Prime Minister-elect Tony Abbott has wasted no time in 'getting down to business' after leading the coalition to power in a landslide victory over Labor.
Mr Abbott declared Australia "open for business" after becoming the country's 28th prime minister following a decisive swing toward the coalition in Saturday's federal election.
Outgoing Prime Minister Kevin Rudd will step as Labor party leader, Bill Shorten is favourite to replace him but there is no obvious successor.
The coalition remains on track for at least 89 seats in the 150-seat House of Representatives on the back of a 3.6 per cent national swing against the ALP.
It was business as usual for the incoming Prime Minister this morning, as he rose early and donned the lycra to embark on his normal 6.30am Sunday morning cycle ride with friends.
"It was a very big night but this is just the start of another normal day and there's going to be a fair bit of solid work this morning," he told reporters.
It was not all plain sailing though, as a stage invader raised questions about security.
New minor parties appear set to play a key role in the Senate, with billionaire Clive Palmer's party likely to pick up two spots, in Queensland and Tasmania, and a party for motoring enthusiasts on track to win a seat in Victoria.
Vote counting for the Senate is continuing and preference deals mean even a tiny percentage of the popular vote can influence the outcome.
The Senate will remain under the control of Labor and the Greens until mid-2014 and after that it appears an assortment of parties will play a key role in what Tony Abbott can achieve.
In a surprise result, former rugby league player Glenn Lazarus appears to have (PUP), which is also likely to be represented by Jacqui Lambie in Tasmania.
The Australian Motoring Enthusiasts Party's Ricky Muir could secure a Senate spot in Victoria, while the Australian Sports Party may pick up a seat in Western Australia.
Labor's deputy leader Anthony Albanese says he hasn't thought about whether he will contest the party's top job.
"I didn't think about post (election) scenarios - there's time to do that now," he said.
"I'll be happy to serve whoever the caucus chooses and be loyal to them.
"The fact is we have a number of talented people in the Labor party caucus - Bill Shorten, Tony Burke, Chris Bowen, Tanya Plibersek."
More details have emerged of how an intruder managed to jump on stage and crash Tony Abbott’s election victory speech last night.
The man is believed to be Fregmonto Stokes, an anti-coal protester and student from Melbourne, reports Fairfax. He also goes by the pseudonym Twiggy Palmcock.
It is believed he made a fake security wristband made from a yellow lolly wrapper and had earlier tried to gain media accreditation into the event in the Four Season Hotel in Sydney, but was denied.
However, he did manage to later gain entry and stood at the side of the stage just as Abbott was about to declare victory before being bundled off by security staff.
No charges have been laid but police investigations are ongoing.
“While Mr Abbott was mingling in the crowd the man has positioned himself on the stage,” a police spokeswoman said.
“Security staff intervened and removed the man from the area.”
ABBOTT GETS DOWN TO BUSINESS
Tony Abbott has headed into the Sydney CBD as he gets down to business.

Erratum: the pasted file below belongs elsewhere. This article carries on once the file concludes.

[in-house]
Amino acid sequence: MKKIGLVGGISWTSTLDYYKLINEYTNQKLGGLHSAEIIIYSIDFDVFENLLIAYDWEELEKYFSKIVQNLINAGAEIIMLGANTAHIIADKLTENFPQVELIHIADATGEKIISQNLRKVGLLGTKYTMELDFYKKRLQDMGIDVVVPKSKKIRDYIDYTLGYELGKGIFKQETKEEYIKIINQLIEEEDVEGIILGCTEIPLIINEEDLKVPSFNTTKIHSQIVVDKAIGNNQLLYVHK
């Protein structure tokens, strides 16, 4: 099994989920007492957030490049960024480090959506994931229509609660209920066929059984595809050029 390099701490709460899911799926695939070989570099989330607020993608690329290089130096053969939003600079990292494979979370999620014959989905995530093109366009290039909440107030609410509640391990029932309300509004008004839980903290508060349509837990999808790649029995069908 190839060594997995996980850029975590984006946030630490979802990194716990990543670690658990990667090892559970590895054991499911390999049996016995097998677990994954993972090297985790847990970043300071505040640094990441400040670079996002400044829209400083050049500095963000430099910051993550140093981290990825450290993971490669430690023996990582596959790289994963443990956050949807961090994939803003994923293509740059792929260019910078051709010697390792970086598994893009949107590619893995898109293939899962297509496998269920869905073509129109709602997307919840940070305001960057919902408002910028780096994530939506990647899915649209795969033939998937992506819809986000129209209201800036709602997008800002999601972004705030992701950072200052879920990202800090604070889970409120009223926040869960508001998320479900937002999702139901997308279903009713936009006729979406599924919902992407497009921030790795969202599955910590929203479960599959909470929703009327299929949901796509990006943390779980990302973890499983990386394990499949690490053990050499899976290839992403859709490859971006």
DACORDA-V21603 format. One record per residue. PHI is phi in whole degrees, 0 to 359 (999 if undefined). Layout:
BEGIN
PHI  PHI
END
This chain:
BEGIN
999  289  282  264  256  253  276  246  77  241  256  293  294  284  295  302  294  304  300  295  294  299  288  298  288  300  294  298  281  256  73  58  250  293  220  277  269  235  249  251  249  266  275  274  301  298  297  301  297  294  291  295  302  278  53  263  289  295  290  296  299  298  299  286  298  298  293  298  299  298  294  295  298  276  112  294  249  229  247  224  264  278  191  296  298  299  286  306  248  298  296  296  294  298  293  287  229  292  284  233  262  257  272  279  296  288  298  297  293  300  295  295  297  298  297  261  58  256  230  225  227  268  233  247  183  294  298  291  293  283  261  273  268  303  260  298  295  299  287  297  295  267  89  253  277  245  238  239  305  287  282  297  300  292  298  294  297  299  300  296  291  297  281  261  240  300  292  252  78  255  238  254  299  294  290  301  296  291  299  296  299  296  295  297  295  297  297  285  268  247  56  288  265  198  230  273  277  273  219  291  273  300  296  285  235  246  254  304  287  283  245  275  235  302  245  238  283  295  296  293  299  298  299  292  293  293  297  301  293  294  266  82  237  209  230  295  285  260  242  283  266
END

Mr Abbott will receive briefings from senior public servants and staff today, before naming his ministry team ahead of his government being sworn in during the next week or so.
In his first official post-election interview she told News Corp:"You have to govern for everyone including the people that didn't vote for you and the people who probably won't ever support you," said Mr Abbott, who said he felt an 'extraordinary weight of responsibility'.
Despite picking up a clear majority in the lower house, the new coalition government won't hold the balance of power in the Senate.
But Mr Abbott said the Senate must not defy the will of Australian voters.
"Scrapping the carbon tax and stopping the boats are the two most urgent priorities," he said.
"I expect the parliament to respect the mandate of an incoming government."
A record number of Australians appear to have cast an informal vote in the federal election.
Australian Electoral Commission (AEC) spokesman Phil Diak says the informal vote appears to have risen from 5.5 per cent in 2010 to 5.9 per cent this year.
Meanwhile, how does the incoming Prime Minister's wife spend the morning after the night before?
"Life goes on," said Margie Abbott.
"I've been out to get some early morning groceries and hopefully the day will be as normal as possible."
It was a good day for Clive Palmer - and he is even taking credit for putting Tony Abbott into the top job.
Election analysts say Mr Palmer is on track to win the Sunshine Coast seat of Fairfax and his star candidate Glenn Lazarus will win a Senate spot in Queensland.
And Mr Palmer said: "We had six per cent and we preferenced the Liberal Party. The swing against Labor was 4.5 per cent.
"Without Palmer United's preferences, Tony Abbott would not be prime minister."
Elsewhere in Queensland, high-profile Labour candidate and former Queensland Premier Peter Forde has called his LNP opponent Bert Van Manen this morning and officially conceded defeat.
- Coalition on track for 89 seats
- Coalition has won 53.5 per cent of votes on a two-party preferred basis, a swing of 3.6 per cent in its favour
- Labor expected to hold 56 seats
- One seat each going to Clive Palmer, Bob Katter, The Greens' Adam Bandt and Independent Andrew Wilkie
- Coalition could fall three short of a majority when the Senate changes over on July 1, 2014